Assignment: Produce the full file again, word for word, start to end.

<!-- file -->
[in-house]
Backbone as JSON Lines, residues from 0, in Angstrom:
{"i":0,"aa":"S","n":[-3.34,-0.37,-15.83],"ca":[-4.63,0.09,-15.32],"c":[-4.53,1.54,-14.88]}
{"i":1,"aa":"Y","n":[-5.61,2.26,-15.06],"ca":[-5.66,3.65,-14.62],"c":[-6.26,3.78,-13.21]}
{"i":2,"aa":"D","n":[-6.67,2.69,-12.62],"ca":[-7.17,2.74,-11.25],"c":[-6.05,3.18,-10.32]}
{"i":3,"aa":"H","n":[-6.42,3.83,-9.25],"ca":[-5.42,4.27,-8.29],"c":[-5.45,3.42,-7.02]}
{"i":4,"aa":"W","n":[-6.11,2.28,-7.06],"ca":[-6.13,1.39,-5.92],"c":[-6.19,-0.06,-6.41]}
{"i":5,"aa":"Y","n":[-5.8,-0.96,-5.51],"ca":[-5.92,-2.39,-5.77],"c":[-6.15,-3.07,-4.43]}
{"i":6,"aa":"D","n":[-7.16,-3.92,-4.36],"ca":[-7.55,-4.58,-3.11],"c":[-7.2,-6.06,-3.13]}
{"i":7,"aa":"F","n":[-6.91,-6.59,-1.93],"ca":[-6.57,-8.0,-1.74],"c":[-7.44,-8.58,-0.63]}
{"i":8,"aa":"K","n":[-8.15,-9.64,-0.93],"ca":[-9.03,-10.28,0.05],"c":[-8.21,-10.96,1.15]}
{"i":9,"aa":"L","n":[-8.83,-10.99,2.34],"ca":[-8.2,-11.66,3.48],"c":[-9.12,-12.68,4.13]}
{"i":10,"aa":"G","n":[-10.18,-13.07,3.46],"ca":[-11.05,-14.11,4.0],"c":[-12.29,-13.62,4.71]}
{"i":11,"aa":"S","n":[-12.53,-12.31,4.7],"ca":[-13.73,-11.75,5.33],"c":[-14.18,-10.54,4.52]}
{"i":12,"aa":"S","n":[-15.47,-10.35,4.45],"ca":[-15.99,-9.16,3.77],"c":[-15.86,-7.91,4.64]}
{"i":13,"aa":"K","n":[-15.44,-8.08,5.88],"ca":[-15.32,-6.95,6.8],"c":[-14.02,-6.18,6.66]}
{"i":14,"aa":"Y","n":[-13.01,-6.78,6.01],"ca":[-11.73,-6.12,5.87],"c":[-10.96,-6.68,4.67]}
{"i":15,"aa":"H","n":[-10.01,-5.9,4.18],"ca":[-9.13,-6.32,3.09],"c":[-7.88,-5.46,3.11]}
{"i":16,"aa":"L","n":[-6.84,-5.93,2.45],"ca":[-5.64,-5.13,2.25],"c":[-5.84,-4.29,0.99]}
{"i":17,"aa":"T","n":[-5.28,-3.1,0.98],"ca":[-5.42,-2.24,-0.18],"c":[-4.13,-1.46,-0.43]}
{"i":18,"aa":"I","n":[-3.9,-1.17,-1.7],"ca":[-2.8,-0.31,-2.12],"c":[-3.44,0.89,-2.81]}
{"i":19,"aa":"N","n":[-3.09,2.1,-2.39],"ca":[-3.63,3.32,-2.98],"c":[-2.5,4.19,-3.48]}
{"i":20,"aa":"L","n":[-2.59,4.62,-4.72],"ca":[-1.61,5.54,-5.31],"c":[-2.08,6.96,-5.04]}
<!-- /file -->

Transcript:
[in-house]
Backbone as JSON Lines, residues from 0, in Angstrom:
{"i":0,"aa":"S","n":[-3.34,-0.37,-15.83],"ca":[-4.63,0.09,-15.32],"c":[-4.53,1.54,-14.88]}
{"i":1,"aa":"Y","n":[-5.61,2.26,-15.06],"ca":[-5.66,3.65,-14.62],"c":[-6.26,3.78,-13.21]}
{"i":2,"aa":"D","n":[-6.67,2.69,-12.62],"ca":[-7.17,2.74,-11.25],"c":[-6.05,3.18,-10.32]}
{"i":3,"aa":"H","n":[-6.42,3.83,-9.25],"ca":[-5.42,4.27,-8.29],"c":[-5.45,3.42,-7.02]}
{"i":4,"aa":"W","n":[-6.11,2.28,-7.06],"ca":[-6.13,1.39,-5.92],"c":[-6.19,-0.06,-6.41]}
{"i":5,"aa":"Y","n":[-5.8,-0.96,-5.51],"ca":[-5.92,-2.39,-5.77],"c":[-6.15,-3.07,-4.43]}
{"i":6,"aa":"D","n":[-7.16,-3.92,-4.36],"ca":[-7.55,-4.58,-3.11],"c":[-7.2,-6.06,-3.13]}
{"i":7,"aa":"F","n":[-6.91,-6.59,-1.93],"ca":[-6.57,-8.0,-1.74],"c":[-7.44,-8.58,-0.63]}
{"i":8,"aa":"K","n":[-8.15,-9.64,-0.93],"ca":[-9.03,-10.28,0.05],"c":[-8.21,-10.96,1.15]}
{"i":9,"aa":"L","n":[-8.83,-10.99,2.34],"ca":[-8.2,-11.66,3.48],"c":[-9.12,-12.68,4.13]}
{"i":10,"aa":"G","n":[-10.18,-13.07,3.46],"ca":[-11.05,-14.11,4.0],"c":[-12.29,-13.62,4.71]}
{"i":11,"aa":"S","n":[-12.53,-12.31,4.7],"ca":[-13.73,-11.75,5.33],"c":[-14.18,-10.54,4.52]}
{"i":12,"aa":"S","n":[-15.47,-10.35,4.45],"ca":[-15.99,-9.16,3.77],"c":[-15.86,-7.91,4.64]}
{"i":13,"aa":"K","n":[-15.44,-8.08,5.88],"ca":[-15.32,-6.95,6.8],"c":[-14.02,-6.18,6.66]}
{"i":14,"aa":"Y","n":[-13.01,-6.78,6.01],"ca":[-11.73,-6.12,5.87],"c":[-10.96,-6.68,4.67]}
{"i":15,"aa":"H","n":[-10.01,-5.9,4.18],"ca":[-9.13,-6.32,3.09],"c":[-7.88,-5.46,3.11]}
{"i":16,"aa":"L","n":[-6.84,-5.93,2.45],"ca":[-5.64,-5.13,2.25],"c":[-5.84,-4.29,0.99]}
{"i":17,"aa":"T","n":[-5.28,-3.1,0.98],"ca":[-5.42,-2.24,-0.18],"c":[-4.13,-1.46,-0.43]}
{"i":18,"aa":"I","n":[-3.9,-1.17,-1.7],"ca":[-2.8,-0.31,-2.12],"c":[-3.44,0.89,-2.81]}
{"i":19,"aa":"N","n":[-3.09,2.1,-2.39],"ca":[-3.63,3.32,-2.98],"c":[-2.5,4.19,-3.48]}
{"i":20,"aa":"L","n":[-2.59,4.62,-4.72],"ca":[-1.61,5.54,-5.31],"c":[-2.08,6.96,-5.04]}